Unstable – Friday Fictioneers

It’s time for Friday Fictioneers. Friday Fictioneers is a weekly writing link-up where writers compose a 100-word story based on a photo prompt. Rochelle Wisoff-Fields is our generous host and also supplied this week’s photo. Thanks, Rochelle.

I’ll admit I’m spending way too much time under fluorescent lights.

Feel free to write you own story. Here are instructions.

PHOTO PROMPT – © Rochelle Wisoff-Fields

Genre:  Fiction (100 words)


The alternating ceiling panels and fluorescent rectangles lit from above like an ice-cube tray, only she felt hot and confined. Surrounding rows of co-workers blurred into muffled voices and distorted shapes. Looking up, her circular vision came into focus; a ceiling panel shifted. She saw it. It had come apart, but now it was whole again.

Upon returning to her apartment, she opened her door to shards of glass glittered on her tile floor. High in the ceiling, a light fixture had broken with tattered wiring all that remained. For proof, she held a piece of glass in her palm.


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66 thoughts on “Unstable – Friday Fictioneers

  1. Dear Amy,

    Any time under fluorescent lights is too much time. I’ll admit to being a little confused as to what has happened in your story. Has the light fixture in her apartment fallen or been stolen?

    Maybe I’m just dense at this early morning hour.




    1. Rochelle, thanks for your feedback. The light fixture had broken. I think “missing” is confusing. I changed it! It’s really just two views of “unstable” although I’m not sure she should be holding a piece of glass. I hope it’s more clear. Thanks for your comments. You’re never dense. 🙂


    1. Frank, it’s a little of both. She’s delusional, but her light did break. I think she wonders if it really happened, but you can’t argue with shattered glass on the floor. That’s really there! Thanks for your comments.


    1. She is mentally unstable and her light did break, but she’s second guessing if it really happened. So, she holds a piece of glass to be sure. I like your interpretation, too! I changed it a little bit, so it might be less confusing…or not! Thanks so much.

      Liked by 1 person

  2. My take was a clairvoyant experiencing a vision. Either that, or another Pentagon worker drone, possibly the one next to my cube.

    Well-done — you took a complex thought and showed it in an efficient way.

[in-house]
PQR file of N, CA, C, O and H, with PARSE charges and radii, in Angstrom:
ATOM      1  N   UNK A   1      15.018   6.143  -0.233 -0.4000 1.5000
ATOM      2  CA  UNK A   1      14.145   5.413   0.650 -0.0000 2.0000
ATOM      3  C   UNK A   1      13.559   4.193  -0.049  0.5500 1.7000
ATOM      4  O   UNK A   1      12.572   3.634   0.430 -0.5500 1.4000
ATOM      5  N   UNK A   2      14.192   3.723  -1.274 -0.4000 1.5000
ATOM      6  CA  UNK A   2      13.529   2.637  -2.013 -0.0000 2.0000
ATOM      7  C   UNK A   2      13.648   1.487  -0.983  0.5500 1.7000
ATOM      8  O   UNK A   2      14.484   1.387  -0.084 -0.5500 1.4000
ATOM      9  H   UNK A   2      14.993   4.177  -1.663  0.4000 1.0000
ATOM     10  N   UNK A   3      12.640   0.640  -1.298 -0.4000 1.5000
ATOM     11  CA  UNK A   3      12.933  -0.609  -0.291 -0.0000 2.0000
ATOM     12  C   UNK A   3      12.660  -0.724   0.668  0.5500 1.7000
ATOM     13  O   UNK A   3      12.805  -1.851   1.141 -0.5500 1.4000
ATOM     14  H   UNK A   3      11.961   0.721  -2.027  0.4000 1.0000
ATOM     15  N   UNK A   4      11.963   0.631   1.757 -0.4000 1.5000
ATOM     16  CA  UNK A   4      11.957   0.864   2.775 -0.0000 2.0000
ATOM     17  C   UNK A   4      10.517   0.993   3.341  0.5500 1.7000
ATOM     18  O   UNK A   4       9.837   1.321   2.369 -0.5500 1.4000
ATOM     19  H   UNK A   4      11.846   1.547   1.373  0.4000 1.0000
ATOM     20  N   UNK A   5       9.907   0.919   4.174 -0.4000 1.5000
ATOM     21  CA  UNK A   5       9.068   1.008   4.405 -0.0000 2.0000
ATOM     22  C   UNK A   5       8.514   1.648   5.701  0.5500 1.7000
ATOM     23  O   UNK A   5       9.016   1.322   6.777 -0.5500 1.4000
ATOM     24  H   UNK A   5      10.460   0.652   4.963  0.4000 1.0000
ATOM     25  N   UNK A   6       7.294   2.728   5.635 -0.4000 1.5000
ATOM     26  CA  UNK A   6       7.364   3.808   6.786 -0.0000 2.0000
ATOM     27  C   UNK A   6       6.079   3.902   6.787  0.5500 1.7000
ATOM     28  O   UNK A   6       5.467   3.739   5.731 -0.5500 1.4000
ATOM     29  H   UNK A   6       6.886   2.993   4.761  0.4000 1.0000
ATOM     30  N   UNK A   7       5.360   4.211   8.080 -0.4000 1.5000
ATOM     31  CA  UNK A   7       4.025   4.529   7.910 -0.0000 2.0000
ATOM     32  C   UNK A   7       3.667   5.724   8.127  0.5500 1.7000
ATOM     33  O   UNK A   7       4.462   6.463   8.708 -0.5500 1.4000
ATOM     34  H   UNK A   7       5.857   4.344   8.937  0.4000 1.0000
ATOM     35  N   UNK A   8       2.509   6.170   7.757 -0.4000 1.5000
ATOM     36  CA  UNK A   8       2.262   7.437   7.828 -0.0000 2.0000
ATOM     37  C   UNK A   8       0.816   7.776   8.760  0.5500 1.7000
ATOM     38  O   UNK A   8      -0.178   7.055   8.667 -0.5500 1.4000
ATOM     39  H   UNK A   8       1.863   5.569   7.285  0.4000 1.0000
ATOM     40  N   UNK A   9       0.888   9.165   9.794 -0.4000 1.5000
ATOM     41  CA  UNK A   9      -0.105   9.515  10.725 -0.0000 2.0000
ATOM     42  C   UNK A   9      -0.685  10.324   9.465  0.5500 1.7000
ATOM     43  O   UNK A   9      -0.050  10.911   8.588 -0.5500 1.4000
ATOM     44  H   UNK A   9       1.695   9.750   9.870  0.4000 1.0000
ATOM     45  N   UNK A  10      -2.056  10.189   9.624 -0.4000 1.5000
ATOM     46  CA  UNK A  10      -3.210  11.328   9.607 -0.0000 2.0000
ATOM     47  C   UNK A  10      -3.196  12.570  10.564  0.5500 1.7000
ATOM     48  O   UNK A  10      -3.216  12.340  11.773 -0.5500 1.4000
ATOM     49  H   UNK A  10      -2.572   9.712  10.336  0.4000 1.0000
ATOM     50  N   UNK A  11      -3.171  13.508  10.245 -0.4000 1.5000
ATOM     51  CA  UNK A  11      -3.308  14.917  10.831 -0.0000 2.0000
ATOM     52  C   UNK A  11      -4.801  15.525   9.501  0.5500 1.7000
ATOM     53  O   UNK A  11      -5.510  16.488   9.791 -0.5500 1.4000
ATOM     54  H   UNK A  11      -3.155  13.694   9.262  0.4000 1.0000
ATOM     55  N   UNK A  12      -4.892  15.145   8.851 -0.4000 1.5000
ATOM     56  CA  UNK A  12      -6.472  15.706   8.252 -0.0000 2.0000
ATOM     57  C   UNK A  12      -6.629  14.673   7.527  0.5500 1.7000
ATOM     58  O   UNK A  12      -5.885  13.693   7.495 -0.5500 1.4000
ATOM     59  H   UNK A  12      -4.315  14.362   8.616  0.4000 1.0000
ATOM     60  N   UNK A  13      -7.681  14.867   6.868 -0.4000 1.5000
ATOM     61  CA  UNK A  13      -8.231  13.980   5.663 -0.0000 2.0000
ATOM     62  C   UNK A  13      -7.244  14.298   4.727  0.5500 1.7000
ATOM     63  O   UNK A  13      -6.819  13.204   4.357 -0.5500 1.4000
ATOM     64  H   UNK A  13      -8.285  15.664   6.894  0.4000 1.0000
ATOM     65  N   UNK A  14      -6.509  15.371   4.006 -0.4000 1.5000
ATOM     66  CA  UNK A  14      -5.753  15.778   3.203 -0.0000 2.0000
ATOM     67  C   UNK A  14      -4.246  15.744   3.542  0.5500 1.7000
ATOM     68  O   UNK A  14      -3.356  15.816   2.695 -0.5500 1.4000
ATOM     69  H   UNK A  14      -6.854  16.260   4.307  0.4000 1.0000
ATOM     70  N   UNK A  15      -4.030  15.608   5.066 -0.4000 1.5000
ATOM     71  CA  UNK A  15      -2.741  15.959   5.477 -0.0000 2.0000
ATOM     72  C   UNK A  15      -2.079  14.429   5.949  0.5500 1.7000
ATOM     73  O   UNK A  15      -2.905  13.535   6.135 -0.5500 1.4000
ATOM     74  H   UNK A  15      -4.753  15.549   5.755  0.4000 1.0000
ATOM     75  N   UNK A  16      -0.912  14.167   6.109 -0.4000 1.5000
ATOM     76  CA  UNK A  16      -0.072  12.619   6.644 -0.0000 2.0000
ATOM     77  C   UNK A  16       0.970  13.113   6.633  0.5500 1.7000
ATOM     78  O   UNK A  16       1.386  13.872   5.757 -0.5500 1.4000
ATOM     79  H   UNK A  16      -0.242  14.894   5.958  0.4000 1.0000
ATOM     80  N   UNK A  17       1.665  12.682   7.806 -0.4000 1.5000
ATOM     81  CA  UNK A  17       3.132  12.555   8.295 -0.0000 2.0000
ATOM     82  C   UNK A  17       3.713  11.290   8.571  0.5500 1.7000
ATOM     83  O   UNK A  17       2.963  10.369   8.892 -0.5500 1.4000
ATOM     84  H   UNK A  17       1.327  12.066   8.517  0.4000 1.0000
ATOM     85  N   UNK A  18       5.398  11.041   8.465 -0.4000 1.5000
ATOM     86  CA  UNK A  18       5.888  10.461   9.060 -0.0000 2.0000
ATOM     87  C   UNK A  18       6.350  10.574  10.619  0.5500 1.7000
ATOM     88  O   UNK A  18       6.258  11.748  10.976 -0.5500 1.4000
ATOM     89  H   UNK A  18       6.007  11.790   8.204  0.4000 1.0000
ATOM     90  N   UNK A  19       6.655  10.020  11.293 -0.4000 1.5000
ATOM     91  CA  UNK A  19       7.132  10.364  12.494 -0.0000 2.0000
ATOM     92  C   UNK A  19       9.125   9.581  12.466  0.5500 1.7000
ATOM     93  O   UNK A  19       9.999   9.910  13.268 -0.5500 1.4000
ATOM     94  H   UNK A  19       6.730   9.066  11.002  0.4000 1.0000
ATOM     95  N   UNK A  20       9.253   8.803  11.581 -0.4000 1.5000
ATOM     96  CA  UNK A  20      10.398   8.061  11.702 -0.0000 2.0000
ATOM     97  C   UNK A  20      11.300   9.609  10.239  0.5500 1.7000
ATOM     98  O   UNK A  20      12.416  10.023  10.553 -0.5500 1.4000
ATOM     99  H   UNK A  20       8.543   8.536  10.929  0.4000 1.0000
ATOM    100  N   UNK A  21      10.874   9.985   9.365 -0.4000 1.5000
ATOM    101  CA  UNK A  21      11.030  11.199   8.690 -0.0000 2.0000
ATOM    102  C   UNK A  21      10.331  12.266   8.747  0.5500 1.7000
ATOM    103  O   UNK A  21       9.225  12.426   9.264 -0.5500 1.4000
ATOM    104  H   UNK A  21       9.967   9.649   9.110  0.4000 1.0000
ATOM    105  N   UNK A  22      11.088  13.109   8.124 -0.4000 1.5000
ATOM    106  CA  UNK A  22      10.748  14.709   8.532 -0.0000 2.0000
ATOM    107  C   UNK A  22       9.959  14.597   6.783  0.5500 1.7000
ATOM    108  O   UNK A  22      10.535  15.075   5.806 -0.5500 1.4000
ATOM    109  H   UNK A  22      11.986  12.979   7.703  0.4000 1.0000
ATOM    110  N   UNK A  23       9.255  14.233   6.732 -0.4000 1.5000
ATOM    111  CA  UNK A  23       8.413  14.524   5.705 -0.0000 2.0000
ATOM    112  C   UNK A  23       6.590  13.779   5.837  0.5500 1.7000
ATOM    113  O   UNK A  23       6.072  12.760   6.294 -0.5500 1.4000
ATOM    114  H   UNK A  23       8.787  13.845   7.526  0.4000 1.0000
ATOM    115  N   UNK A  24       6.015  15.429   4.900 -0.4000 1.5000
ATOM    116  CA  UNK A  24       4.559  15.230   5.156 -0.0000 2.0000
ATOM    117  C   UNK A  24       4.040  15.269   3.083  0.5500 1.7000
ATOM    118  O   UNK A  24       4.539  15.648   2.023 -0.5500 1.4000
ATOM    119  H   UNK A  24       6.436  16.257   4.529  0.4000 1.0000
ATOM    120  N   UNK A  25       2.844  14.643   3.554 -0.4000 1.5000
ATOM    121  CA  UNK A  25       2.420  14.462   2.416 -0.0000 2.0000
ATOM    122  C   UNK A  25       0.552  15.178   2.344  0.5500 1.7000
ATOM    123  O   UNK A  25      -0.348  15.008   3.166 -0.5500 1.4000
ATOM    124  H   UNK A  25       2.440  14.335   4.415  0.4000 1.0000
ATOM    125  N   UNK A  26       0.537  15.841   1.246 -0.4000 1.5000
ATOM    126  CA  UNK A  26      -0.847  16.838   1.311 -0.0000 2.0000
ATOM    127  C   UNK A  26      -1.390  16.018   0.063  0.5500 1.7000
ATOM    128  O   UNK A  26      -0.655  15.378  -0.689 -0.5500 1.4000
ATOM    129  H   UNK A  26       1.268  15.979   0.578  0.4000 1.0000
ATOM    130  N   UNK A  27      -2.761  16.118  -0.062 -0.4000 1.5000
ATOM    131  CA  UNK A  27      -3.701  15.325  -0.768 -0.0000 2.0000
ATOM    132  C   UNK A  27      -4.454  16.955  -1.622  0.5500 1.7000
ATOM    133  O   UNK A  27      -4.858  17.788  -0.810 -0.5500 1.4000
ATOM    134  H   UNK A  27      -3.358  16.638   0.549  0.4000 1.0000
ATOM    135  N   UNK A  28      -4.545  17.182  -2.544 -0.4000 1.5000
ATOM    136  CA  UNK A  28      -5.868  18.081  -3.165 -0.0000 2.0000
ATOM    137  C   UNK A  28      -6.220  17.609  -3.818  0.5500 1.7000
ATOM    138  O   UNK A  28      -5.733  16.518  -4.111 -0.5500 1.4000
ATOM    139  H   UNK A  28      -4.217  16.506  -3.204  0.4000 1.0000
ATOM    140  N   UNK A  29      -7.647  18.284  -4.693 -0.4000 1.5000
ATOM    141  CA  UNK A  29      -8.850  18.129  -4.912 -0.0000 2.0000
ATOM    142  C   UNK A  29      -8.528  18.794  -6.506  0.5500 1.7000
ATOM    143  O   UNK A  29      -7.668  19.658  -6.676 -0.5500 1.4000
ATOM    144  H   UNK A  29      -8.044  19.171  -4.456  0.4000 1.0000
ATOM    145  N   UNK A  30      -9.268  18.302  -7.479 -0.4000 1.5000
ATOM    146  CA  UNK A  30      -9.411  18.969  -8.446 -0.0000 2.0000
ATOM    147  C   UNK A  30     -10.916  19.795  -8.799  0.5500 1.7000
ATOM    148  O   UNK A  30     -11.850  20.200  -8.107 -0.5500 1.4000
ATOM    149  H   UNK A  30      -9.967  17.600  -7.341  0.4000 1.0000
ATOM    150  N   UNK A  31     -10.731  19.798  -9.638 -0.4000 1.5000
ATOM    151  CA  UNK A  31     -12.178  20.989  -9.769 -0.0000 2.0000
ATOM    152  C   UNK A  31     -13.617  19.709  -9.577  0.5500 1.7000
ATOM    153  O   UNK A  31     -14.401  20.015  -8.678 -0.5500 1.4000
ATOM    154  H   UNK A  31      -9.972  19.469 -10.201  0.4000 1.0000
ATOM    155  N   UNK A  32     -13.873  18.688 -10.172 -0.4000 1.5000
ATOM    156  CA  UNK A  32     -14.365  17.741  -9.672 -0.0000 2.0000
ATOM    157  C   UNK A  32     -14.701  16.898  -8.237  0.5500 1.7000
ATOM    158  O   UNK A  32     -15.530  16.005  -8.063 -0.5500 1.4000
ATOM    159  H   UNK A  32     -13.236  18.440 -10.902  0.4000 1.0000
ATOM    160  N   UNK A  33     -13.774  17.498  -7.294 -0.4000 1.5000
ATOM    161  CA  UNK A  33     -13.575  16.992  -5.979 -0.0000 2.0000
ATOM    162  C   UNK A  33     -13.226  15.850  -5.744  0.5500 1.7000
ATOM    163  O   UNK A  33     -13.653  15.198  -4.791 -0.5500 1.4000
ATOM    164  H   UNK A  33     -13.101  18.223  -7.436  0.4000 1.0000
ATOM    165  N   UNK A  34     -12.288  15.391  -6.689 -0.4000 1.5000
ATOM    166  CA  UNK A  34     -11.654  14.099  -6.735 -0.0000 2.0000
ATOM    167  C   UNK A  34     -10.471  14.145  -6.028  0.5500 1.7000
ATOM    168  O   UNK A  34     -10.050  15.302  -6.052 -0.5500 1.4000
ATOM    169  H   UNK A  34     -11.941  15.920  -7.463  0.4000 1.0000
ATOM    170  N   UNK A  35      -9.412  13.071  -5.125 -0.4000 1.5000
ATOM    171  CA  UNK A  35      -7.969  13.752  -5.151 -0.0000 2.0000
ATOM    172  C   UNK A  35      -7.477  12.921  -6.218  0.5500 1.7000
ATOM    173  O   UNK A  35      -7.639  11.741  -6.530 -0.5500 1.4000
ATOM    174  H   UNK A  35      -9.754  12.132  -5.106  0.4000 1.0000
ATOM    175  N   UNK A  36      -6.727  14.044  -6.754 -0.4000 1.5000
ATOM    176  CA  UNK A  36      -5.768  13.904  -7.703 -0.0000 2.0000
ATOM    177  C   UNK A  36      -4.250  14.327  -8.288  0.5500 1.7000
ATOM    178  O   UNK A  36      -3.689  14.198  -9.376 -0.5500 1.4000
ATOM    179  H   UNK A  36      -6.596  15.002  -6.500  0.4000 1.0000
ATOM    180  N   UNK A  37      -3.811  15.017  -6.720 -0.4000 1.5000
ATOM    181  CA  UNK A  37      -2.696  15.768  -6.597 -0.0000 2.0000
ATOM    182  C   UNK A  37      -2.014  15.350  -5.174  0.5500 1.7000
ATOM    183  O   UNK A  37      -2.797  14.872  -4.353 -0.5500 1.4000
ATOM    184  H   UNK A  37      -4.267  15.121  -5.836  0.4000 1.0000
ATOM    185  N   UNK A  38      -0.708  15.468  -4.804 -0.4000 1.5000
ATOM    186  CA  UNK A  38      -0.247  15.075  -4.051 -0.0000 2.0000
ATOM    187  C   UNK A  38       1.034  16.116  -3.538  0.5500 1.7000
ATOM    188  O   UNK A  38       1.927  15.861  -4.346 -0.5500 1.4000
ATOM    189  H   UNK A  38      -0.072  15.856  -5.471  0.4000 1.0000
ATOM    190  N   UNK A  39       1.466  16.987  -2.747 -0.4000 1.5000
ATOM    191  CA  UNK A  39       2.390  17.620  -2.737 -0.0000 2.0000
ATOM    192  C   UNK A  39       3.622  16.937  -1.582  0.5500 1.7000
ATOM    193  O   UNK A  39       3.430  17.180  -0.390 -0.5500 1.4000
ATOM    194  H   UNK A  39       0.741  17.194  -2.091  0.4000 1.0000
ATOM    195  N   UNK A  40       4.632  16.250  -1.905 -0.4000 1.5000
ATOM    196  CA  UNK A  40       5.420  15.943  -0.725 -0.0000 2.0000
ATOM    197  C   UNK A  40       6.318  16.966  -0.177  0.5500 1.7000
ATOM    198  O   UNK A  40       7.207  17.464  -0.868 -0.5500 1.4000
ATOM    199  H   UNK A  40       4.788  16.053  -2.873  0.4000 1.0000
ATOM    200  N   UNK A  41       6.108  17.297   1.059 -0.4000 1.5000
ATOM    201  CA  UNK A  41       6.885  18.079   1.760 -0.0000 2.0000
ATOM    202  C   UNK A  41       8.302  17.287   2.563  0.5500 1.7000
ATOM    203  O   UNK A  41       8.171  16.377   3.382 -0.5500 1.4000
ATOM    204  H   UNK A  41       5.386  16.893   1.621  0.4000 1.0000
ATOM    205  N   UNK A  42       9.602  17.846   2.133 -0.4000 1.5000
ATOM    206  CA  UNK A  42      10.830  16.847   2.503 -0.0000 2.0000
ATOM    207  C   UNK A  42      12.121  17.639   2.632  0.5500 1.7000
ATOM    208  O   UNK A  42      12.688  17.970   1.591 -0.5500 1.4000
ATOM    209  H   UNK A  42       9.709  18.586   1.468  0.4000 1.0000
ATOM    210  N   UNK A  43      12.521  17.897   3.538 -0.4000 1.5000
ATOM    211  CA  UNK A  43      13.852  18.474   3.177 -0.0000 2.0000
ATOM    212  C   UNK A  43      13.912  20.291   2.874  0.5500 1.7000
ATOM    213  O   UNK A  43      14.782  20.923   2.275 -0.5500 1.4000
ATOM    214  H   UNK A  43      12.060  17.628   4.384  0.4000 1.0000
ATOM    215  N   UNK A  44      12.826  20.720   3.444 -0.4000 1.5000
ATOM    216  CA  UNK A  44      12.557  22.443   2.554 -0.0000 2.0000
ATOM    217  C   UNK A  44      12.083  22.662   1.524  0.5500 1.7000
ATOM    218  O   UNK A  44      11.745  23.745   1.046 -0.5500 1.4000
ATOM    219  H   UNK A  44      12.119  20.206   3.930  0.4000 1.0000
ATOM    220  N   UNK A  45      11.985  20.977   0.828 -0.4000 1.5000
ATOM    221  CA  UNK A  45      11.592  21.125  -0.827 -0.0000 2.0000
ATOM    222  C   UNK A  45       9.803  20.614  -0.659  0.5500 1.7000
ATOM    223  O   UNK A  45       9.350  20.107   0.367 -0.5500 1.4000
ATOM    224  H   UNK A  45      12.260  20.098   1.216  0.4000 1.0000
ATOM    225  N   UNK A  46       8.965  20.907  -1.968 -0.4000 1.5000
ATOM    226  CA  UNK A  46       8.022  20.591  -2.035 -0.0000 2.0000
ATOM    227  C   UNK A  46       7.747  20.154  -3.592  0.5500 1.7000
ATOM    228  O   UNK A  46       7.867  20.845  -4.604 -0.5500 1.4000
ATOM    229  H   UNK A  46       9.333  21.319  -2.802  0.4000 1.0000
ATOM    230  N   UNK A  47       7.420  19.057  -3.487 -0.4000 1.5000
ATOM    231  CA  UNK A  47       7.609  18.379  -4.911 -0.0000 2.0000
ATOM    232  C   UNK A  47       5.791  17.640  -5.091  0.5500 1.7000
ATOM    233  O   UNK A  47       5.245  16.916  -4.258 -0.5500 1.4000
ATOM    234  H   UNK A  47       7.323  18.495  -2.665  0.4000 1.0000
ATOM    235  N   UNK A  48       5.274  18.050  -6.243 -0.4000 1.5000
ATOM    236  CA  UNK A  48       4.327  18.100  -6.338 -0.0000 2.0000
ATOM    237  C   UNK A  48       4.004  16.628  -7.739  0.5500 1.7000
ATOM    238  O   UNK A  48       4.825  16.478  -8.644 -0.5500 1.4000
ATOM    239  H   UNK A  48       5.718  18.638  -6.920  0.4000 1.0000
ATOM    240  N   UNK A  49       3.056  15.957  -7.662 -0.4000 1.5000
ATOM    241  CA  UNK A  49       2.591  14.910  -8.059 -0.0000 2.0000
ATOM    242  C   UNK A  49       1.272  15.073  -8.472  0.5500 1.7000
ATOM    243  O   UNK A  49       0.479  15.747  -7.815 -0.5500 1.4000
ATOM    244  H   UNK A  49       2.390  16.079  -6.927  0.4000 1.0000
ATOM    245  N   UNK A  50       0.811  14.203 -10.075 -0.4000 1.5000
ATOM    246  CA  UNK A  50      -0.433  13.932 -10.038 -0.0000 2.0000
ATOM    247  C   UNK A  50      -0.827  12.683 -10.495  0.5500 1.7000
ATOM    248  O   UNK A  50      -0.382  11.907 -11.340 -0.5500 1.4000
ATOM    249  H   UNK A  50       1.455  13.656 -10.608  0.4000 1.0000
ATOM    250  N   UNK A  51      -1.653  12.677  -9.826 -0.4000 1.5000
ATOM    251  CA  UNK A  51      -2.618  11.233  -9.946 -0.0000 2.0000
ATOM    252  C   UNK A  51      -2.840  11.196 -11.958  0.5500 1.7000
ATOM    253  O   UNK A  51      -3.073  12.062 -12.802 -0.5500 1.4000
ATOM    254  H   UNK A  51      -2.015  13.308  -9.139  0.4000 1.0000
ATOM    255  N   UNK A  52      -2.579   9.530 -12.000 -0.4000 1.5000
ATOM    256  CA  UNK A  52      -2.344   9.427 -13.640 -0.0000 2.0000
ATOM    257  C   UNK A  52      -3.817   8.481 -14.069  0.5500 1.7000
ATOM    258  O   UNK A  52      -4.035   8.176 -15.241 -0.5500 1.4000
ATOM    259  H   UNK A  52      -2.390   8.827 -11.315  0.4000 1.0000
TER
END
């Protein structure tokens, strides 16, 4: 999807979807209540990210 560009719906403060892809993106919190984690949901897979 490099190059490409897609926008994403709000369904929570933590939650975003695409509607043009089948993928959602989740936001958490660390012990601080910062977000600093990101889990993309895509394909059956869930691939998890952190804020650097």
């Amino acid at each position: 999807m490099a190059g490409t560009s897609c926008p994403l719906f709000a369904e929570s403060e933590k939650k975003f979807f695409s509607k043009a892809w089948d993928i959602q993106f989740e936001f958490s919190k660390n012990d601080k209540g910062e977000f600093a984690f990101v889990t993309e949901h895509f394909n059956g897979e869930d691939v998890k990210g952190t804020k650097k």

1. I see her on the verge of losing it, which is why she picked up a piece of glass. She needed evidence. Thanks, Russell. I don’t particularly like the cube life. I guess she doesn’t either.


  3. Fluorescent lights always mess with my head. I was waiting to see where the chandelier came in. I guess it didn’t. That’s where I got confused. Then again, I’m easily confused. I get that she needed to pick up the glass to make sure it was real…


    1. My inspiration came from the light fixture, Lorna. The chandelier did not make an appearance. You’re correct. 🙂 Thanks! Nothing says real more than a piece of sharp glass. 🙂

      Liked by 1 person

      1. Who does, unless you really need to cut something and you don’t have a proper knife or scissors and…never mind. I don’t like where this going! 😉


  4. I understood her frame of mind from your title. If she wasn’t holding the piece of glass, she would probably really go insane! Very creative take on that photo, Amy. You created depth and questions about her, as well as two different locations all in so few words. Loved this. xo


    1. I guess my title served a good purpose then. It’s interesting how one little word can make all the difference in these things! As always, thanks for being so sweet and kind. Thanks, my friend. xox

      Liked by 1 person

      1. You do have to be careful. With her state of mind, I think a cut might have been necessary to bring her back to reality.
        I enjoyed your story. It made me think and that’s never a bad thing. 🙂


  5. It’s a bit like something I am reading right now. There are two parallel worlds that aren’t always the same. Some of the characters in each world can see their alternates in the other world and when stuff happens to them they are never sure if they are imagining it, dreaming it or if it really happened.
    I like it.

    Liked by 1 person

    1. Oh, really? That sounds very interesting. I’d like to read it, Michelle. What’s the title? I could see this story I’ve written being some kind of parallel worlds story. I like that! Thanks for reading! How are you? I’ve been thinking about you. xo

      Liked by 1 person

      1. The title is “Yesterday’s Gone”. It was written by Sean Platt and Dave Wright. It is really well done. I’m on the 5th of six “Seasons”. It’s available on Kindle. I’m OK. Just “off” these days. I keep hoping it will run its course and I start feeling a bit more like me again. How are you doing? I miss our little chats.


      2. Ok, I’ve written this title down and have added it to my list! I’ll check it out. Yeah, I know what you mean about being “off.” I’m simply maintaining and chugging along. I miss you, too! We will get through this. xox

        Liked by 1 person

  6. I like your description of the ceiling as ‘ice cubes’, and the heat and disorientation she feels. Clever use of the lighting to focus on her instability. Lots to think about here.


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